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A wit's a feather, and a chief a rod :

An honest man's the noblest work of God.
Fame but from death a villain's name can save,

As justice tears his body from the grave;
When what t'oblivion better were resign'd,
Is hung on high to poison half mankind.

All fame is foreign, but of true desert;


Plays round the head, but comes not to the heart:
One self-approving hour whole years outweighs
Of stupid starers, and of loud huzzas;


And more true joy Marcellus exil'd feels,
Than Cæsar with a senate at his heels.

In parts superior what advantage lies?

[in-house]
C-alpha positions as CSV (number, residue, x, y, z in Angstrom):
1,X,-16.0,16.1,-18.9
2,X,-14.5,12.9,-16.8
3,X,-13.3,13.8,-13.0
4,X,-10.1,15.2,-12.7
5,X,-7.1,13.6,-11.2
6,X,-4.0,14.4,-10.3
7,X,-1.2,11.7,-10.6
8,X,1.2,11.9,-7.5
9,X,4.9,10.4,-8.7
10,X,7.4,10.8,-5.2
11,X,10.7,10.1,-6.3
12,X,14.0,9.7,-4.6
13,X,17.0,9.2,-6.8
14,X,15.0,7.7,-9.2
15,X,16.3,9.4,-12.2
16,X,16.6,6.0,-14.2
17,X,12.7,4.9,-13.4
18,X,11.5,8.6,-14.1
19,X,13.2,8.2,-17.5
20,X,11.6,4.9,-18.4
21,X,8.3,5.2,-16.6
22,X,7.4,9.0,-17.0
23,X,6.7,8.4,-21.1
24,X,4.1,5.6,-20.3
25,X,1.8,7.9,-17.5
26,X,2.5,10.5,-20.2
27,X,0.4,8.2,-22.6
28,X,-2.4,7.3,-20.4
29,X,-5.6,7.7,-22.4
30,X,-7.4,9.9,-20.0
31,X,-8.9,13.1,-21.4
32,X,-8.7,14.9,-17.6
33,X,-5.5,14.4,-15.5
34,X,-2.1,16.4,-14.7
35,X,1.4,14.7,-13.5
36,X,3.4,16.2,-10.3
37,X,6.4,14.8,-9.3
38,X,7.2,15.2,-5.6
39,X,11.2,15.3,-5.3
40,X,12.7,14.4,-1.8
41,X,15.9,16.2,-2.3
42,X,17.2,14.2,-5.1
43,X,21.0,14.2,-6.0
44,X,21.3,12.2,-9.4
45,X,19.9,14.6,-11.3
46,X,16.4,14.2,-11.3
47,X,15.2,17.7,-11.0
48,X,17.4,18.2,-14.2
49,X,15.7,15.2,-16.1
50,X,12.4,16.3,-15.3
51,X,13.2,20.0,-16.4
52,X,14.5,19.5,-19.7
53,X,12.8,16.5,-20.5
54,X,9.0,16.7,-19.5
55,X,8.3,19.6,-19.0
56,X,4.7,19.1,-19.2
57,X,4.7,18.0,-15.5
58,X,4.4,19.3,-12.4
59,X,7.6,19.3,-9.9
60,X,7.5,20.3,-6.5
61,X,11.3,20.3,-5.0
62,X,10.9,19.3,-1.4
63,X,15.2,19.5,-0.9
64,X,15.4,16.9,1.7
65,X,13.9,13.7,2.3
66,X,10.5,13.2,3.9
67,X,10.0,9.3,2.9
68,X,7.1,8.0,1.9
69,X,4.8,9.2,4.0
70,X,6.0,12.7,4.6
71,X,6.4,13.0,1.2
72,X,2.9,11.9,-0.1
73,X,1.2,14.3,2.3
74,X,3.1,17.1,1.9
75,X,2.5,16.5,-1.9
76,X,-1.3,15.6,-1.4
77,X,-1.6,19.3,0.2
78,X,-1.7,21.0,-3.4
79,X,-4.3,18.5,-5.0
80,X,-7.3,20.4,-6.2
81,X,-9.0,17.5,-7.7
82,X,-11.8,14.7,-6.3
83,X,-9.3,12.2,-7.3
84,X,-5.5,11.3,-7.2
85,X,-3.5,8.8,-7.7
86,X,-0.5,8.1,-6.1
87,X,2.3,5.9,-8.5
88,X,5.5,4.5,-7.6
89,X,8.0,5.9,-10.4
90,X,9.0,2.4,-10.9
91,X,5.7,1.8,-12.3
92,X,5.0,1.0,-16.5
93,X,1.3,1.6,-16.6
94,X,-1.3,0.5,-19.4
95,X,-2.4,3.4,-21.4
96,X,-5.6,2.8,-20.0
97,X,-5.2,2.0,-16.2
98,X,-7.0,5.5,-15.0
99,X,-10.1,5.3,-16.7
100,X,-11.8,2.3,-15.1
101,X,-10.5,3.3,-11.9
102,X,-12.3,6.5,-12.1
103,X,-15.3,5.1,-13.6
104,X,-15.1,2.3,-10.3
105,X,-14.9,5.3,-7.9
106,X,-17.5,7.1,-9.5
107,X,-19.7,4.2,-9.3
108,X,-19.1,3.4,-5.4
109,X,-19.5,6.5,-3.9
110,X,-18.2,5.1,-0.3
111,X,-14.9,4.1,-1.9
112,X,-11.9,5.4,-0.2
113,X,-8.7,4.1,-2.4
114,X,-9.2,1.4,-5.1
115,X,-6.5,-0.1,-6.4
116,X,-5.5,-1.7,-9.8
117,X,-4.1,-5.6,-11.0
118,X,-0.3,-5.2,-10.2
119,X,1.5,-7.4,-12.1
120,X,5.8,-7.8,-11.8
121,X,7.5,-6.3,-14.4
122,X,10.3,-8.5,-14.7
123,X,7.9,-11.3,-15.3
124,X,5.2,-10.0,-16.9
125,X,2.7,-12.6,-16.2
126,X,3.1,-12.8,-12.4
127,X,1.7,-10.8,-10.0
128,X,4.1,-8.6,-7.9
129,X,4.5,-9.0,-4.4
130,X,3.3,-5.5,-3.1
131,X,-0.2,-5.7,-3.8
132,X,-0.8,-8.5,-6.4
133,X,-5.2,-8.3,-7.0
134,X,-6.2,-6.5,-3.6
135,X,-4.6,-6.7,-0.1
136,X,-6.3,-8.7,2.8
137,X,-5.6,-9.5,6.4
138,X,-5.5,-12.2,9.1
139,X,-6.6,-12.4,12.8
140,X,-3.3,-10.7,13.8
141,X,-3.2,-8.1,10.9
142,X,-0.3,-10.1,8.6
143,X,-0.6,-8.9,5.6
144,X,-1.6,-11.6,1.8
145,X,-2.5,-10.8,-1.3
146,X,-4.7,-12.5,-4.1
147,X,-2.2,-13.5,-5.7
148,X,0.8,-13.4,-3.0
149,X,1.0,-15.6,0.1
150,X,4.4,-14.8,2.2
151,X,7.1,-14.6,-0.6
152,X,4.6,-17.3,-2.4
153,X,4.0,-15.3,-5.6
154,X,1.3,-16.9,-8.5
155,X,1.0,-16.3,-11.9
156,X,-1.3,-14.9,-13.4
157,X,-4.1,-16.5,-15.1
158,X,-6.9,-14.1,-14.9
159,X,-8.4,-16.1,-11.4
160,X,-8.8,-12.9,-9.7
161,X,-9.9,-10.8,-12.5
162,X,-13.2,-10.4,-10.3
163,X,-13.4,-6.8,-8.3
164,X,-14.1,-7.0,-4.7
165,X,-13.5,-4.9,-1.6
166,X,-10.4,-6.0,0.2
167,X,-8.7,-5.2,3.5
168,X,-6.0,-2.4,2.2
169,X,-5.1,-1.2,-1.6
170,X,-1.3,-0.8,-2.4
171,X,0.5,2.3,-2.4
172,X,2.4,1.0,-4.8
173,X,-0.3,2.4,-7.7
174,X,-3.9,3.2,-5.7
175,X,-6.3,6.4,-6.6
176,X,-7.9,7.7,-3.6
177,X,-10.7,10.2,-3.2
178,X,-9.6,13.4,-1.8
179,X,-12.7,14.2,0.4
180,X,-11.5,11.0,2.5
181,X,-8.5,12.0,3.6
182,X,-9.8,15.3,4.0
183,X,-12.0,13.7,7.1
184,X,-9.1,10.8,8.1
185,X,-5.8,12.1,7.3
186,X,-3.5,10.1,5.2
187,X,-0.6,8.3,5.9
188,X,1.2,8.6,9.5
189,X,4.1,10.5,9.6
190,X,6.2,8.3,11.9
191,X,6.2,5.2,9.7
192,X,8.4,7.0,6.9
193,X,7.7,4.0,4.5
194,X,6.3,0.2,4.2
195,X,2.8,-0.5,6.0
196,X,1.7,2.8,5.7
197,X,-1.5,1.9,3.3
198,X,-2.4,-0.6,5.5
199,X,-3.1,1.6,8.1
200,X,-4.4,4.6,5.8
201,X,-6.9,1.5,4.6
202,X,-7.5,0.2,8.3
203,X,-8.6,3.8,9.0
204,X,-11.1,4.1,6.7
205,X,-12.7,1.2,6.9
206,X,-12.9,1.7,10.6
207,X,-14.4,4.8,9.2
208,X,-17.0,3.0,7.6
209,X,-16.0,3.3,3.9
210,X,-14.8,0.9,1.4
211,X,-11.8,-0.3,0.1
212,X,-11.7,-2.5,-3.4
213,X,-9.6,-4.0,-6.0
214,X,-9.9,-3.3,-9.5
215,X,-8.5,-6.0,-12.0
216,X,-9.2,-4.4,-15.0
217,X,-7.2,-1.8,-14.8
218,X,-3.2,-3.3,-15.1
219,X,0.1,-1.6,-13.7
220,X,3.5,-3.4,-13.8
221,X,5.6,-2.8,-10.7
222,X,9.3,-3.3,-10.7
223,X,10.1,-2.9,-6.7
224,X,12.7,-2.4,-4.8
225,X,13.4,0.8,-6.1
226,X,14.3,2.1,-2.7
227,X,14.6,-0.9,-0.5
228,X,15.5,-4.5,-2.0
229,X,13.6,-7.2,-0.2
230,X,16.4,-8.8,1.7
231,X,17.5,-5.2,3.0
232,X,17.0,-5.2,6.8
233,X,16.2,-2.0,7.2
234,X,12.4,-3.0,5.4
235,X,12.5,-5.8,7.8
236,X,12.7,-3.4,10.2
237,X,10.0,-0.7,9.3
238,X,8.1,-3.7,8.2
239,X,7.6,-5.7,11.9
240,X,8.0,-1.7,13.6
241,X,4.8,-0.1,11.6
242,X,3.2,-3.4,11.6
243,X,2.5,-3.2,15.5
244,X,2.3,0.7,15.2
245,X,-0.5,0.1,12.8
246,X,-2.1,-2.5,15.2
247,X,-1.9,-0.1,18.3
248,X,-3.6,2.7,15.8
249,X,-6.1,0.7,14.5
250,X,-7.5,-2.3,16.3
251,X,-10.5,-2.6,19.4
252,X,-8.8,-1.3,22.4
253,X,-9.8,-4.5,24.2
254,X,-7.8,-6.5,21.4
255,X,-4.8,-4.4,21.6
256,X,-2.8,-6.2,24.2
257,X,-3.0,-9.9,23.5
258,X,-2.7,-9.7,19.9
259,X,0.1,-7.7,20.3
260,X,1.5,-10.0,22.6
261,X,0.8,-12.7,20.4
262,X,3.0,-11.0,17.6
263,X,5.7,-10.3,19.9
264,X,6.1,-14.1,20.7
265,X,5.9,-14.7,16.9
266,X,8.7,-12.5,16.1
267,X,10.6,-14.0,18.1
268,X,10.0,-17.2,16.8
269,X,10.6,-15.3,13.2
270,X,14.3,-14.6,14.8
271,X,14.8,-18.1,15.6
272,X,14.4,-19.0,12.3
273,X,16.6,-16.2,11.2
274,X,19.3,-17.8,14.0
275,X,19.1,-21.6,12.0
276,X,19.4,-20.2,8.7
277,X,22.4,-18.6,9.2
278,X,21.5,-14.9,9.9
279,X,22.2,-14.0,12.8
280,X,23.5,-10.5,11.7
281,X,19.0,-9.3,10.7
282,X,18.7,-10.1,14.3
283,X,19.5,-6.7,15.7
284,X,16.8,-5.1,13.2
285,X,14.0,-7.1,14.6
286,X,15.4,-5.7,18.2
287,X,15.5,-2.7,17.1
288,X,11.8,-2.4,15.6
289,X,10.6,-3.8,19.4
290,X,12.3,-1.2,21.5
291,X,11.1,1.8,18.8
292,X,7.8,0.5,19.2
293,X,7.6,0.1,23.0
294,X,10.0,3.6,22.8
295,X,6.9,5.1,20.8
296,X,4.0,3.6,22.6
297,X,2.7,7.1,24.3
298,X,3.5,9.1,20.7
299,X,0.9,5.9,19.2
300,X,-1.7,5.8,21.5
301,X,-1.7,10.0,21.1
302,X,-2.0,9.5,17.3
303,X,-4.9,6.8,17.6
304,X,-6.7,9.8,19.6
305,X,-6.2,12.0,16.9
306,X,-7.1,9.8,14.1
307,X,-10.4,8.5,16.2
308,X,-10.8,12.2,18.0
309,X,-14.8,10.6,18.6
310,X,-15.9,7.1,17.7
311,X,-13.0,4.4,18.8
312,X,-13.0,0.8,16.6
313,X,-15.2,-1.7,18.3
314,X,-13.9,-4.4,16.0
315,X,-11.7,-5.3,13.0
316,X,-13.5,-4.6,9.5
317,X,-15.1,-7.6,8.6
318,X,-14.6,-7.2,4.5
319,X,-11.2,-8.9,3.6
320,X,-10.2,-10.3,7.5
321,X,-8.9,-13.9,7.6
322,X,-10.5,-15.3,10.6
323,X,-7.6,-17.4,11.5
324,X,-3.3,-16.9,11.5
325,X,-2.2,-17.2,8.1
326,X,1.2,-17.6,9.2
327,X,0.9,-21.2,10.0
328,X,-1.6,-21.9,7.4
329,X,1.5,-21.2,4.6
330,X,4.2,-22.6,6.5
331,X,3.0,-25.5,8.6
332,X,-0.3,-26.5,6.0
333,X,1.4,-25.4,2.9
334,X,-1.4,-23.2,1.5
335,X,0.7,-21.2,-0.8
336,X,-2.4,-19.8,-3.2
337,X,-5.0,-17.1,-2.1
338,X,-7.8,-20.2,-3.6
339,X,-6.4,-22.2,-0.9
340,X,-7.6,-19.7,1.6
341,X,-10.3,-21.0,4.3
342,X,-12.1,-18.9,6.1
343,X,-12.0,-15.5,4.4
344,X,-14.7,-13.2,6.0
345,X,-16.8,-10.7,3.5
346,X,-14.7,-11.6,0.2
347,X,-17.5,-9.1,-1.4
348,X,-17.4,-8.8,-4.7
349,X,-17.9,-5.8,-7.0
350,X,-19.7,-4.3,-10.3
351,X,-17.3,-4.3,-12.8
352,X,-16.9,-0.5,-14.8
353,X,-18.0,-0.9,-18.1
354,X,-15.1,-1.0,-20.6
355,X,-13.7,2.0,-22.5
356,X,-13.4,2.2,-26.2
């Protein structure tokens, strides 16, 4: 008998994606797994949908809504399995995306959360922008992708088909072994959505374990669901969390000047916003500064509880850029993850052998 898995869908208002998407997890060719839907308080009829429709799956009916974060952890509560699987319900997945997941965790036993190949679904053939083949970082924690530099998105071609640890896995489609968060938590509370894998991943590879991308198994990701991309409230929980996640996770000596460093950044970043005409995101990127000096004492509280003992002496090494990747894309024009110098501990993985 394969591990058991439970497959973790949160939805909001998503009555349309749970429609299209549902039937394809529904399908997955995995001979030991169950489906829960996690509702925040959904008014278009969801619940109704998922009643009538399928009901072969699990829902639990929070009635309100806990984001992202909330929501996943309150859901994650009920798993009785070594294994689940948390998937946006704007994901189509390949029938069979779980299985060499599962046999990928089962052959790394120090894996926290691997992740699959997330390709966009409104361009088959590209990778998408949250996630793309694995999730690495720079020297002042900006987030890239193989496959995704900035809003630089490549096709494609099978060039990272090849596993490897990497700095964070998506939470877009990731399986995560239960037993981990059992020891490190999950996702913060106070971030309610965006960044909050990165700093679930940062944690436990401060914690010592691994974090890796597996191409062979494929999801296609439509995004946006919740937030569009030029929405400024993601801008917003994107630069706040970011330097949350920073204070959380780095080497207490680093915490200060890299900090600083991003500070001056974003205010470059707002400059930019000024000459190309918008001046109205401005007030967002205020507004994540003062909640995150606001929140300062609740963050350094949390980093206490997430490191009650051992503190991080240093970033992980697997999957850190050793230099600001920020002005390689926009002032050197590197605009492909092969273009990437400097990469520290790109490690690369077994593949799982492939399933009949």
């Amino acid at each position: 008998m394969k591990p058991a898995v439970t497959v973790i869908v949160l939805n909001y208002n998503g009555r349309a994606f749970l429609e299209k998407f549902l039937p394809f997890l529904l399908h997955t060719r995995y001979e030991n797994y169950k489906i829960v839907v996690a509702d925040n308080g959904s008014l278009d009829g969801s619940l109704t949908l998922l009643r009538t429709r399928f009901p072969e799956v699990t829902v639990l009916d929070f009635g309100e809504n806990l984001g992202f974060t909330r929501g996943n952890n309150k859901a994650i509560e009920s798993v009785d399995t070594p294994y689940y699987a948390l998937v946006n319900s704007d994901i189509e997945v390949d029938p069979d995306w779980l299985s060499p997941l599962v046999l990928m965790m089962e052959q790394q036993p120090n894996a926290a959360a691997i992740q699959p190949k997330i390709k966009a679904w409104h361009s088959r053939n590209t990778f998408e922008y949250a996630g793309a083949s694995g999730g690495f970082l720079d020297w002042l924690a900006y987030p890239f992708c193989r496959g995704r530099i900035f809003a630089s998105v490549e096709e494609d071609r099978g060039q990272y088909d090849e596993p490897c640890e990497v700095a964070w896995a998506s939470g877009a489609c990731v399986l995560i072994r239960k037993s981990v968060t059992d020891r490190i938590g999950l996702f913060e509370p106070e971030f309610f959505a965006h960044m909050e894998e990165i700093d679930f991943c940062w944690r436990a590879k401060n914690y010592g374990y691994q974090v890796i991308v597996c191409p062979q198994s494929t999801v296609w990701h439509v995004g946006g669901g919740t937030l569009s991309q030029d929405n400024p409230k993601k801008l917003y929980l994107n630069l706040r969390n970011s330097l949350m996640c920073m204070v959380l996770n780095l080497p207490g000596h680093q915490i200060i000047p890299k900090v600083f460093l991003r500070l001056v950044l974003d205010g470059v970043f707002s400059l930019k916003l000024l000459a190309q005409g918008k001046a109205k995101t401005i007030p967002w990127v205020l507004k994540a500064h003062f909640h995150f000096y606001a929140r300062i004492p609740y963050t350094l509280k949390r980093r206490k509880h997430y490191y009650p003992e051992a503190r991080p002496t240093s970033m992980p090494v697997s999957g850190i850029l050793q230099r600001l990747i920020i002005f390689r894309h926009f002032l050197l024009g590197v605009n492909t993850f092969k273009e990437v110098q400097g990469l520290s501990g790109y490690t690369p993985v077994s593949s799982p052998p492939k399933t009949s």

Tell (for you can) what is it to be wise?


"Tis but to know how little can be known;
To see all others' faults, and feel our own:
Condemn'd in business or in arts to drudge,
Without a second, or without a judge:


Truths would you teach, or save a sinking land? All fear, none aid you, and few understand. Painful pre-eminence! yourself to view

early wars of the seventeenth century, the principal seat of which was the banks of the Rhine.

251. When that which would be better resigned to oblivion, is hung on high, &c.

256. Of stupid starers.-This is a trope, by which the actor is put for the act.

262-263. 'Tis but to see.-'Tis but to be condemned. All would fear, none would aid you, &c.

267-263. To view yourself above life's weakness and its comforts too, is a painful pre-eminence.

Above life's weakness, and its comforts too.